“Naive” is probably a good way to describe the movie as a whole. The film feels more like a make-believe adventure played by kindergarten children who make up facts as they go, rather than an authentic tale from the Wild West (Cowboys only ride in gallop, the Cavalry’s duty is to protect women and children, all bad guys wear black or at least dark hats, and “men in uniform don’t use Colts”).

Another way of seeing things would be that the filmmakers just stuck in typical Western details – or what they believed were typical for a Western – wherever they felt like, without any regard whether it’d make sense to do so (like having both a fully operational regular Saloon and a bathhouse for the public inside a Fort of the US army, or a ball taking place during a siege that is suddenly announced out of nowhere but apparently “had been planned for weeks”). After some scenes I was sure that at some point before filming took place, some assistant must have dropped the script before it could get stapled, and got some scenes out of order when he picked the pages up again. Because I am sure the movie would have worked better if the sequence of some scenes would take place in a different order. Sometimes plot-relevant events or questions – like, who might the villain be – get answered before even the protagonists get to ask them. It’s like the filmmakers didn’t trust their audience to put 1 and 1 together. The target audience may probably have been children who like youth adventure novels, but even then the film feels just clumsy.

The movie jumps from one scene to the next as soon as somebody utters an appropriate keyword (someone asks for a bath – we jump to a bath scene. Someone assumes the Indians may have been attacked – we jump to a scene where Indians are attacked). All this leaves no time for a decent setup, and all the characters are two-dimensional at best and can be summarized in five words or less (“The Indian Friend”, “The black-hat henchman”, “The greedy rancher”, “his feisty daughter”, “The blonde farm girl”, “bad guy with a knife”…) I guess Blake Carpenter, our main protagonists sidekick, is the most complex character of them all – because he acts like a jackass the entire time, but we are still supposed to like him. Also, while Westerns usually are viewed as sexist and macho, normally that’s because the screenwriters neglected to write strong female characters and thus relegate them to damsel-in-distress-status. This movie, however, goes even further. You have only three female characters who get lines of dialogue: One is the Saloon keeper who acts like she’d run a corner pub (and who, appropriately enough, has a Berlin accent to go along with that attitude), another one is the farmer’s daughter who is little more than eye candy and only gets to act as the main protagonists love interest. And the only female character who gets a more active role gets belittled for actually picking up a gun and is told by one of our heroes that her place in life is to cook and get children – classy! Even for 1965 that feels regressive.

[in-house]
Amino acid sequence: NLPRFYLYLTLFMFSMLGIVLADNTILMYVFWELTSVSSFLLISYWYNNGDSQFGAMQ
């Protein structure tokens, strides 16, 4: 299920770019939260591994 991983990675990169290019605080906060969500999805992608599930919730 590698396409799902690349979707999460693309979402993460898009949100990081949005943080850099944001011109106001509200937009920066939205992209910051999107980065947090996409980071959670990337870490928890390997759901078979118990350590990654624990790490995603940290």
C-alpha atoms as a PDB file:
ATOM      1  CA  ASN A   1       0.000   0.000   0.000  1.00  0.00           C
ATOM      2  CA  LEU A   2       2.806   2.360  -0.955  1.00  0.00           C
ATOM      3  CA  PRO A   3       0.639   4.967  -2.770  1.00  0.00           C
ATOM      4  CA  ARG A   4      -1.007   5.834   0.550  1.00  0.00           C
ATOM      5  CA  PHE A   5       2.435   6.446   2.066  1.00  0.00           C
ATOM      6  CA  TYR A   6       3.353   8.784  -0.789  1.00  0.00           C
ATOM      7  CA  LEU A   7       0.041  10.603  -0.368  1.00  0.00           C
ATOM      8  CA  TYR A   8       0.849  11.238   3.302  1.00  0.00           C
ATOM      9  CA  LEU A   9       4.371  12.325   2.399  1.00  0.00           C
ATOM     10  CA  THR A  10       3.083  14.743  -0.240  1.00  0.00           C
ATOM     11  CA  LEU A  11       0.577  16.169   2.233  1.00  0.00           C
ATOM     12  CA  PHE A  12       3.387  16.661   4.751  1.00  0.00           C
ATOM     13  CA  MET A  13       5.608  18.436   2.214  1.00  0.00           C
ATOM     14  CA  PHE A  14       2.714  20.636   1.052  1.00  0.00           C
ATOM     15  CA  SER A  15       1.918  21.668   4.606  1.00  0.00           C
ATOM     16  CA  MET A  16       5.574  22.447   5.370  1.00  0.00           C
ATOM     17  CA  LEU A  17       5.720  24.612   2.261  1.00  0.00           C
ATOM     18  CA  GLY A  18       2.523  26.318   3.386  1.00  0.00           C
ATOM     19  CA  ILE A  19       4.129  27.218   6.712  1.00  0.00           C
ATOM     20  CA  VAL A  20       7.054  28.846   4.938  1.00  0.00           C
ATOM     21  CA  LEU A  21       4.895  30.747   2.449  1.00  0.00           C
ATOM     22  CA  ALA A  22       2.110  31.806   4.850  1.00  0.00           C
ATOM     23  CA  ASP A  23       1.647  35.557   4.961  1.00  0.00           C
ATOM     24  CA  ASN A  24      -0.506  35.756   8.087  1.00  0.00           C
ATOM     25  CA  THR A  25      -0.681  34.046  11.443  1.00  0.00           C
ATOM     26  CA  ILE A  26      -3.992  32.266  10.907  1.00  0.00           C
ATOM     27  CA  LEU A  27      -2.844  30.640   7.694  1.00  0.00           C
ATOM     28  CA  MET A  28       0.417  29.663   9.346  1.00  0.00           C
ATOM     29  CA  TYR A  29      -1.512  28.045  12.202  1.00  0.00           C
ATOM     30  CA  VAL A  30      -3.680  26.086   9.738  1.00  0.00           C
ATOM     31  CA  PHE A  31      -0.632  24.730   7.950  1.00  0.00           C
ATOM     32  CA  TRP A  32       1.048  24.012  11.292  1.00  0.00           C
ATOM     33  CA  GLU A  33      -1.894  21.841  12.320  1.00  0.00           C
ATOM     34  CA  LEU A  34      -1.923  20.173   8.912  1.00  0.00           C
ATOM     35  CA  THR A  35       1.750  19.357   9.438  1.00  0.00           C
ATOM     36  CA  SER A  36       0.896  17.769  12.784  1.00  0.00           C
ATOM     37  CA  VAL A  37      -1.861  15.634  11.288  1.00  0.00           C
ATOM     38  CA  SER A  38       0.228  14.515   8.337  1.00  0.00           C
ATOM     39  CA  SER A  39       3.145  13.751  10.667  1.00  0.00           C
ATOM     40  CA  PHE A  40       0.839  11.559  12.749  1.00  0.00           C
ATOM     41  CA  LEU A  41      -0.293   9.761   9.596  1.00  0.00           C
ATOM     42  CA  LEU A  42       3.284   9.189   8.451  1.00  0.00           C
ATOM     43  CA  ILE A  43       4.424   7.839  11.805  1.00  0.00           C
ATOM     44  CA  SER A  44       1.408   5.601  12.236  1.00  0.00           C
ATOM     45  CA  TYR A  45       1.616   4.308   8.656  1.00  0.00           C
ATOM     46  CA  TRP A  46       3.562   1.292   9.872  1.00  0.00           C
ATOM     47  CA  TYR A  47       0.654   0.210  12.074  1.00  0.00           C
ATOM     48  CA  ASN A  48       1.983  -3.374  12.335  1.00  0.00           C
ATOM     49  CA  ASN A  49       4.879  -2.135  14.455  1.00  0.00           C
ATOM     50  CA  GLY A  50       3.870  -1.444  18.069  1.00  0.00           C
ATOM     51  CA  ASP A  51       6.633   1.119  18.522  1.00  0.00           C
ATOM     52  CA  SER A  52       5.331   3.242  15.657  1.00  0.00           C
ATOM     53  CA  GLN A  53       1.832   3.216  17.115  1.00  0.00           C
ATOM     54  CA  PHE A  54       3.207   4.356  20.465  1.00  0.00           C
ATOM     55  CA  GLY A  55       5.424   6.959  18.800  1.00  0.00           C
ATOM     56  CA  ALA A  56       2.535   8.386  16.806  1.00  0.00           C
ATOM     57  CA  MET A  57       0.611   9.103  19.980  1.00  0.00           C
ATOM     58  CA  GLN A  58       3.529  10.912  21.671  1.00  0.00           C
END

One a more positive note though, the movie gets on with such a fast pace that you hardly get any time to stumble over all the mistakes and plot holes it makes along the way. The action sequences drag on a bit, but for a german movie made in the 1960s they are not bad. And how many Westerns are out there that can claim that they feature a chart-topping hit song? Yes, it brings the movie to a complete halt and was implemented with all the sublety of a crowbar to the forehead, but still…

Rating

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The story is neither particularly original nor well-told. But the Action is decent, and occasionally the movie straddles the line into “so-bad-it’s-good”-territory by hilariously misinterpreting “Western facts”. But the characters aren’t particularly likeable (aside from maybe chief Black Eagle himself, who doesn’t get much screentime and also comes off as one-note and a bit bland), and the way it treats female characters leaves a bit of a bad taste – it doesn’t objectify them, but actively belittling them certainly isn’t better. For a grade schooler who is into “Cowboys and Indians” playground stories it may suffice though. And people who enjoy 50-year-old crooner songs may also get two minutes of pleasure out of it.